Is there a method to our madness when it comes to shopping? Hailed by the San Francisco Chronicle as "a Sherlock Holmes for retailers," author and research company CEO Paco Underhill answers with a definitive "yes" in this witty, eye-opening report on our ever-evolving consumer culture. Why We Buy is based on hard data gleaned from thousands of hours of field research -- in shopping malls, department stores, and supermarkets across America. With his team of sleuths tracking our every move, from sweater displays at the mall to the beverage cooler at the drugstore, Paco Underhill lays bare the struggle among merchants, marketers, and increasingly knowledgeable consumers for control.
Some commentators have argued that the Amazon website is not equipped to provide a quality experience for browsing, searching and discovering fashion ranges. After all, Amazon established its position by serving as a kind of catalog for products that shoppers buy based mostly on specifications, such as books and electronics—but fashion shoppers tend to browse and buy differently.
"Can't say enough great things about this cast iron skillet. It heats evenly and consistently on the stove top, and has zero issues with tossing it directly in the oven or broiler. I use it for roasted chicken, bacon, roasted potatoes, frittatas, eggs, steak, and sauteing veggies. It's also super easy to clean, which is something that scares people away from cooking with cast iron. It's also on Prime." — Stephanie Asymkos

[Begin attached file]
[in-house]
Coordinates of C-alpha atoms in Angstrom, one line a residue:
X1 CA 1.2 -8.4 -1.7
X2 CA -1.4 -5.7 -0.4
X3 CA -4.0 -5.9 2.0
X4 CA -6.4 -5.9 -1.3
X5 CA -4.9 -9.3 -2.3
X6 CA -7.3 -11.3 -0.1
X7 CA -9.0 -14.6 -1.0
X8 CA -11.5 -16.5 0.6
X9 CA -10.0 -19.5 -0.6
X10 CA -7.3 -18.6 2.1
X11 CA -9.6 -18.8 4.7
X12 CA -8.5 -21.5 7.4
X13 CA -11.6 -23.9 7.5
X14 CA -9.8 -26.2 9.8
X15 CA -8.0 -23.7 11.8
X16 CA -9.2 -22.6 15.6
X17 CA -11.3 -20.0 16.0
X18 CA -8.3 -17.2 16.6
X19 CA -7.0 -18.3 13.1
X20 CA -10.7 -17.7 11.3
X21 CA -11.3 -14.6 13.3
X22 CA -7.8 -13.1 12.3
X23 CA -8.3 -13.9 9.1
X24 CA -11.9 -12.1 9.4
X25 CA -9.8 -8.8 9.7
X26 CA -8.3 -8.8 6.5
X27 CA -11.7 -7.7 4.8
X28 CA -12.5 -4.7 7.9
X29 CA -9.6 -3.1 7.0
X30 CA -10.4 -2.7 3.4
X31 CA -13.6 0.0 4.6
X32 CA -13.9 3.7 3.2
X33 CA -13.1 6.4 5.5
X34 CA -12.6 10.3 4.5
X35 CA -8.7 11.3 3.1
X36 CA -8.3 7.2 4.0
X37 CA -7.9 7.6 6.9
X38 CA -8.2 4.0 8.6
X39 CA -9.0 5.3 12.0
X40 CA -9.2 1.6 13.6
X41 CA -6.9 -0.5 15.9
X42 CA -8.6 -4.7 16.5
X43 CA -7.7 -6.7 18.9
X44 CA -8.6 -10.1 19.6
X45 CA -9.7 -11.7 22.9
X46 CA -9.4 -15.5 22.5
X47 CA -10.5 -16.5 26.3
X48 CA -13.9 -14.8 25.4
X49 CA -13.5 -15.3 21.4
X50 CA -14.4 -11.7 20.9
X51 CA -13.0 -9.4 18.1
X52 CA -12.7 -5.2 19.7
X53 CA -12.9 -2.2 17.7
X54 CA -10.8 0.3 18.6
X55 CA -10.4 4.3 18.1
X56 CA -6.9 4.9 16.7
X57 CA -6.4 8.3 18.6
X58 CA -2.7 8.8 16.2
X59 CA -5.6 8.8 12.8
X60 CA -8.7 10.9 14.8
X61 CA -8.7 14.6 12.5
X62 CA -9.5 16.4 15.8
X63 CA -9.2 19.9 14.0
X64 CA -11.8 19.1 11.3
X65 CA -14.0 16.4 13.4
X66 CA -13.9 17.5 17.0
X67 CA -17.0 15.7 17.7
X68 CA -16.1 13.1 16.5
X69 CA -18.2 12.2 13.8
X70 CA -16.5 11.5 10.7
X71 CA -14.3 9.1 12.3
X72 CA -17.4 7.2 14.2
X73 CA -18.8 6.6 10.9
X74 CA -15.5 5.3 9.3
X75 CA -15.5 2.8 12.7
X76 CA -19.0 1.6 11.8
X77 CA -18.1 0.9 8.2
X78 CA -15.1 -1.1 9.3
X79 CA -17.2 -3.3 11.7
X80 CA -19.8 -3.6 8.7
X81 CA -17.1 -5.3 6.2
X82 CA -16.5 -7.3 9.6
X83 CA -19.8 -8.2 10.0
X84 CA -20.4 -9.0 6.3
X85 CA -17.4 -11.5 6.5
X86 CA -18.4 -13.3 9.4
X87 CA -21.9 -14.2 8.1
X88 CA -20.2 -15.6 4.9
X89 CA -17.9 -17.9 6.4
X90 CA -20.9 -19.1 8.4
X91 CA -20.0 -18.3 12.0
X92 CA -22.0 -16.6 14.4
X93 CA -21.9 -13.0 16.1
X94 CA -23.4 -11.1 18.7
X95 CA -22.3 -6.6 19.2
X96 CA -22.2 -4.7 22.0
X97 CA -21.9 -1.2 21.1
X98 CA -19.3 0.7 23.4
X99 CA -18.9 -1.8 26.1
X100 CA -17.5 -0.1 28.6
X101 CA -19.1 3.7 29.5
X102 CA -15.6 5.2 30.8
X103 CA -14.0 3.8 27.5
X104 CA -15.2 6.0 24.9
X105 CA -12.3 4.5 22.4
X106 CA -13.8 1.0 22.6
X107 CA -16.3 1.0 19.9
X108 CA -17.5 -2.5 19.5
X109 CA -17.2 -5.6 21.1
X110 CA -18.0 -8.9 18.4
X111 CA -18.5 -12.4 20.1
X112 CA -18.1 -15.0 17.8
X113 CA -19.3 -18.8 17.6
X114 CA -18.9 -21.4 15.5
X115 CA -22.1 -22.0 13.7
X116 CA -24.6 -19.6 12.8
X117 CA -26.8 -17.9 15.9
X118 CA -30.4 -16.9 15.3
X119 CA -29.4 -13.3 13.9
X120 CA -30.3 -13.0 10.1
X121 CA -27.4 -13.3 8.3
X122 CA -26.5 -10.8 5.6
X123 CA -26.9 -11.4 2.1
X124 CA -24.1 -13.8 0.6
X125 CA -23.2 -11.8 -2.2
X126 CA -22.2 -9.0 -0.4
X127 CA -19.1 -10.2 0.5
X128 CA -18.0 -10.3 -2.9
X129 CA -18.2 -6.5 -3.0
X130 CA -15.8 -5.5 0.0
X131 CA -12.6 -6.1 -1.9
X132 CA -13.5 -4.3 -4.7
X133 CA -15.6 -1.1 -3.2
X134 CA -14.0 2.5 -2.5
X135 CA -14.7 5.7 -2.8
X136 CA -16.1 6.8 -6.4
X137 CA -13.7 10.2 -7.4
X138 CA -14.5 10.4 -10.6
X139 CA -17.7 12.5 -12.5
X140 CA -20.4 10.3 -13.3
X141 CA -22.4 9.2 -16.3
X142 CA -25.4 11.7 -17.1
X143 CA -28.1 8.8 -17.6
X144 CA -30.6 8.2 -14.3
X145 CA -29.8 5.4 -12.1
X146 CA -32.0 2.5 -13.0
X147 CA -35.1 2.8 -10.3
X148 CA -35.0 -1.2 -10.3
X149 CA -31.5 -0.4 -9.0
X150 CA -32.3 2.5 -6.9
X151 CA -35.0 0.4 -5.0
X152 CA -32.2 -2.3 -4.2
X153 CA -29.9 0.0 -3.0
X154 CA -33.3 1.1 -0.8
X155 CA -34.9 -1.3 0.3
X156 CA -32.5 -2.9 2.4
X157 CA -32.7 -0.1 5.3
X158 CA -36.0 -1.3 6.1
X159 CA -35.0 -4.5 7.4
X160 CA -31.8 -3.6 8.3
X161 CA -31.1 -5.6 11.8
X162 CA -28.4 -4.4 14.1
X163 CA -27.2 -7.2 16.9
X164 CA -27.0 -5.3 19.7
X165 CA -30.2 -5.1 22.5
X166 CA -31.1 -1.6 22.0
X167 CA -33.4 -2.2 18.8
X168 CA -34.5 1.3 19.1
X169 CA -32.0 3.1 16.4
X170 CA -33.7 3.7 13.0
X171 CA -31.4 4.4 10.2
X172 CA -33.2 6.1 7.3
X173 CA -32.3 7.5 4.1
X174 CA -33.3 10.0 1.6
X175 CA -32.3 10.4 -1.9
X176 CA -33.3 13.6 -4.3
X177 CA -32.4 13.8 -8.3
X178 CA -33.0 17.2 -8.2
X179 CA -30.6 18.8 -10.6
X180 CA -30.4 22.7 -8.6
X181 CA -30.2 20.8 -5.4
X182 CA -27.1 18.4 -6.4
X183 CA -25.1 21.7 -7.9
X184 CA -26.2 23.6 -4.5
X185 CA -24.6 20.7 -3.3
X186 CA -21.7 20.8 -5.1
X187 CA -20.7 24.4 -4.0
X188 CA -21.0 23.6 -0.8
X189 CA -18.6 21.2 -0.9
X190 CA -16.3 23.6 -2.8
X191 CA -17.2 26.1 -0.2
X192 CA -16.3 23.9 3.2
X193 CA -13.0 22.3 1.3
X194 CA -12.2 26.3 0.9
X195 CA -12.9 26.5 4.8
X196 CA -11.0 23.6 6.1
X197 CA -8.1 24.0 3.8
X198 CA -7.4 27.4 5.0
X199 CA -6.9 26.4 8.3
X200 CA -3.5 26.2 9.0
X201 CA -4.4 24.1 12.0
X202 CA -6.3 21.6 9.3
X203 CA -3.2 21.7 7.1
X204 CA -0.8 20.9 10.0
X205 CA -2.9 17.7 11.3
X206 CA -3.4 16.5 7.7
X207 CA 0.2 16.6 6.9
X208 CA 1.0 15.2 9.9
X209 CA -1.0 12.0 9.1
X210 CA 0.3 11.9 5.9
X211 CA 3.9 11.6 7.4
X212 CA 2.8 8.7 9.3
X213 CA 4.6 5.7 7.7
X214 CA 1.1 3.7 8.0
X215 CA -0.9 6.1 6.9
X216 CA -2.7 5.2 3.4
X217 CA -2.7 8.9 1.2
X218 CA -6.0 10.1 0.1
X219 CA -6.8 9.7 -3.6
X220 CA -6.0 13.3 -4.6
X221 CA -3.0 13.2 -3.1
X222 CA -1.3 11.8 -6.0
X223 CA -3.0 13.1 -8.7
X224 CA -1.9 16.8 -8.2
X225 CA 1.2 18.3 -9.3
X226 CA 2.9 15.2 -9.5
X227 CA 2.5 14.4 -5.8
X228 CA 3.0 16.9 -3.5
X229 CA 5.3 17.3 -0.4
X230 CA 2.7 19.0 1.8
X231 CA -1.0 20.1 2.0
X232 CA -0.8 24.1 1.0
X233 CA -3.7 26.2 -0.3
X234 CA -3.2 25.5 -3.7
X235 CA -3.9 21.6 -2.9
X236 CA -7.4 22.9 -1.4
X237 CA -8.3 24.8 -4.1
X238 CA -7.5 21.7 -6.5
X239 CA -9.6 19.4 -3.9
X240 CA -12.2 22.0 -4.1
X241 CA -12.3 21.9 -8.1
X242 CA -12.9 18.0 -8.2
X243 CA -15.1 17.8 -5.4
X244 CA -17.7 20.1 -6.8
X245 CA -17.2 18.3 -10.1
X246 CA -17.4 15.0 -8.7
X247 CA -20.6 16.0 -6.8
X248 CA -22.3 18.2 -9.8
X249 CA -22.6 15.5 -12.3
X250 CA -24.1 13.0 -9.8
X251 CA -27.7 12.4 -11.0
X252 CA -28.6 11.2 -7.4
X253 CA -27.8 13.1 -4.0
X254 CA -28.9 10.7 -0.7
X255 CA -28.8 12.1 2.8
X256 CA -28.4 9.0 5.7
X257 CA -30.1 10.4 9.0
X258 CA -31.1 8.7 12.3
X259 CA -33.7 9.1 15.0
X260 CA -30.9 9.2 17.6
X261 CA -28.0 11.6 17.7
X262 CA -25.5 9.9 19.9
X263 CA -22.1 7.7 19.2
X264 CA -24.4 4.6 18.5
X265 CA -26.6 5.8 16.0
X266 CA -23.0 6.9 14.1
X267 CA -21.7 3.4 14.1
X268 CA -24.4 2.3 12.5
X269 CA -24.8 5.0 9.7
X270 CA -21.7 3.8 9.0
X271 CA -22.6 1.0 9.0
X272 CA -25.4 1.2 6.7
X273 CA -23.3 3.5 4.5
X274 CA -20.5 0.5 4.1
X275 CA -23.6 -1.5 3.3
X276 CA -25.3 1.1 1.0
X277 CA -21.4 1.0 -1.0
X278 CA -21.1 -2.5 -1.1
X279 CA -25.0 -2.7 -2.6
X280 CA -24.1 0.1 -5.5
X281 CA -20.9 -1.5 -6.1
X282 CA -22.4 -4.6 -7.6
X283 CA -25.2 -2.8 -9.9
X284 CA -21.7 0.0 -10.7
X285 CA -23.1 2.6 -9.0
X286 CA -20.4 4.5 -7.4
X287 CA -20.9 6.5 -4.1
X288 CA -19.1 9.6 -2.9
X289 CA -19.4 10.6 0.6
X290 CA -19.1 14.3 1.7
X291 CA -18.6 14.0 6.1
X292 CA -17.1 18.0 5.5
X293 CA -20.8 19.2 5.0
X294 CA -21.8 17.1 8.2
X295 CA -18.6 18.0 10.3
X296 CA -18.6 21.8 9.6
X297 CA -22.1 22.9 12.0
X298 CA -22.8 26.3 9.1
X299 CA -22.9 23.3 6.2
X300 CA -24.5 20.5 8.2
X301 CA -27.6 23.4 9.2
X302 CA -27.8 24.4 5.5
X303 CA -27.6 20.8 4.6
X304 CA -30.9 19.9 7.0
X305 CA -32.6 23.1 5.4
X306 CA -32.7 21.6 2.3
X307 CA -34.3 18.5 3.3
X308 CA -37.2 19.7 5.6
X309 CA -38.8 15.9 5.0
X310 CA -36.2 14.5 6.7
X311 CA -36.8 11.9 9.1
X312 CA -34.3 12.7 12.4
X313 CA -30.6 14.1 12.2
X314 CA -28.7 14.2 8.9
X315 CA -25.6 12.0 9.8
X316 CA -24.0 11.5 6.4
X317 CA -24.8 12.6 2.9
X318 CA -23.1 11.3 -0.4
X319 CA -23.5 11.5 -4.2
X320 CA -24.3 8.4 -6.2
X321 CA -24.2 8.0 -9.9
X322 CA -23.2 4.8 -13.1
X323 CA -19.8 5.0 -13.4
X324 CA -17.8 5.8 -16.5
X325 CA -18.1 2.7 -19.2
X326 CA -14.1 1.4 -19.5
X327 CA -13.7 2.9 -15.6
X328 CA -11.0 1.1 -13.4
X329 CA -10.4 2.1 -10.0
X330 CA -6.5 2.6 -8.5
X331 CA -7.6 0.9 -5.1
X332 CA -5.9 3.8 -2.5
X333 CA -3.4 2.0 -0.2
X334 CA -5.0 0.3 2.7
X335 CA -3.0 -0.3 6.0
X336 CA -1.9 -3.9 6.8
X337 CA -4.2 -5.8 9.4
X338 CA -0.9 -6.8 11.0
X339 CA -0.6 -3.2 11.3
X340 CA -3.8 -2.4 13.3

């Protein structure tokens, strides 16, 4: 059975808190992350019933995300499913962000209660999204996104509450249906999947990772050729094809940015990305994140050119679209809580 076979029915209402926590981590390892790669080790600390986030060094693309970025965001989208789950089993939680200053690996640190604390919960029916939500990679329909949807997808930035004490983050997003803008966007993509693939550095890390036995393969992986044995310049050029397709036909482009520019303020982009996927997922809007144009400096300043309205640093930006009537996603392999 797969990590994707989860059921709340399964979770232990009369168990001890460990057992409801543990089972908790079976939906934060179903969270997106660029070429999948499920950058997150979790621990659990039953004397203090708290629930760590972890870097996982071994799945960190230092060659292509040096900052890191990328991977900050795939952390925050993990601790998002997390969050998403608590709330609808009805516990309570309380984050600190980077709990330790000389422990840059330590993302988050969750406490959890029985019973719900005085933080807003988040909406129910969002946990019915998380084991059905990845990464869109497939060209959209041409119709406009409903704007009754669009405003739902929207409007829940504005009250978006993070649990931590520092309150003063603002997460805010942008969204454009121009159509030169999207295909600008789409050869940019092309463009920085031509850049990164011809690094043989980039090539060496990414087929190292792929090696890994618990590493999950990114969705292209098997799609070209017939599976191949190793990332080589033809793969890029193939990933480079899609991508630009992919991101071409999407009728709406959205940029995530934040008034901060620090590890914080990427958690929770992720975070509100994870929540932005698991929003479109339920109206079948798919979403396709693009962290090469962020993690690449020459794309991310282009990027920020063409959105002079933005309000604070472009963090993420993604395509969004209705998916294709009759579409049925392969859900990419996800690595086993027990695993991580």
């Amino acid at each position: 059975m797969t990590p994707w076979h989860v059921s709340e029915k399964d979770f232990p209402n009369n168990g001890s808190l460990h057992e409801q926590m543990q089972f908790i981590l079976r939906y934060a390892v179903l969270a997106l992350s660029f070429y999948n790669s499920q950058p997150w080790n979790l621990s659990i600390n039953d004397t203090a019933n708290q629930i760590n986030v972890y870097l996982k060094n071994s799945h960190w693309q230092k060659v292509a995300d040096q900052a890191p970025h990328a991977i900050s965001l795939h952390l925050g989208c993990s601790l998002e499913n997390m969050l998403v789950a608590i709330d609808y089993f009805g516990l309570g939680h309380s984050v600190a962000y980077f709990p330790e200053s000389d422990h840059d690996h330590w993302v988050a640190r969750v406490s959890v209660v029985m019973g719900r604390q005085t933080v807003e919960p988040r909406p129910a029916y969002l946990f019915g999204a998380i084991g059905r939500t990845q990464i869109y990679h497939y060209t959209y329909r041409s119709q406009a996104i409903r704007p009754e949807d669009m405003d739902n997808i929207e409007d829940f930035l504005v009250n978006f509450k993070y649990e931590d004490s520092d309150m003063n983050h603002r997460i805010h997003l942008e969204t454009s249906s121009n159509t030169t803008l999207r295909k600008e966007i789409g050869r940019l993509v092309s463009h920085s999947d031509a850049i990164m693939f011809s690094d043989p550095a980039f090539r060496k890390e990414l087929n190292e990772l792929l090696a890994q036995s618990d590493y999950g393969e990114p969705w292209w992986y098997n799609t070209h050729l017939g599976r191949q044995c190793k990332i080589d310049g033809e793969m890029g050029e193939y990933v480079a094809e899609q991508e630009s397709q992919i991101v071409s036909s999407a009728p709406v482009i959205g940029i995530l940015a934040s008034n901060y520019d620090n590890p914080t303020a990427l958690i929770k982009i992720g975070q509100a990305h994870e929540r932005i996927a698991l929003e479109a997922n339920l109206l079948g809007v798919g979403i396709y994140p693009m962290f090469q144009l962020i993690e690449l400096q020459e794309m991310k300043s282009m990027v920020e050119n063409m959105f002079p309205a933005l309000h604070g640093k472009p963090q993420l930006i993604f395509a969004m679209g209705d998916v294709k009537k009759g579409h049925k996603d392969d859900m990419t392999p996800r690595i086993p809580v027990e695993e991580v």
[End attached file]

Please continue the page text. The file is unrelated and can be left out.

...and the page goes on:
From the opening of a brand new vinyl record to the hidden tracks on your favorite CDs, the melodies and beats of your favorite tunes can soothe, energize, create whole new memories, and even transform your entire mood. That’s why Amazon.com brings you all the very best in the music you’ll love, whether you’re looking for digital MP3s, vinyl, CDs, or other formats.
In August 2007, Amazon announced AmazonFresh, a grocery service offering perishable and nonperishable foods. Customers could have orders delivered to their homes at dawn or during a specified daytime window. Delivery was initially restricted to residents of Mercer Island, Washington, and was later expanded to several ZIP codes in Seattle proper. AmazonFresh also operated pick-up locations in the suburbs of Bellevue and Kirkland from summer 2007 through early 2008.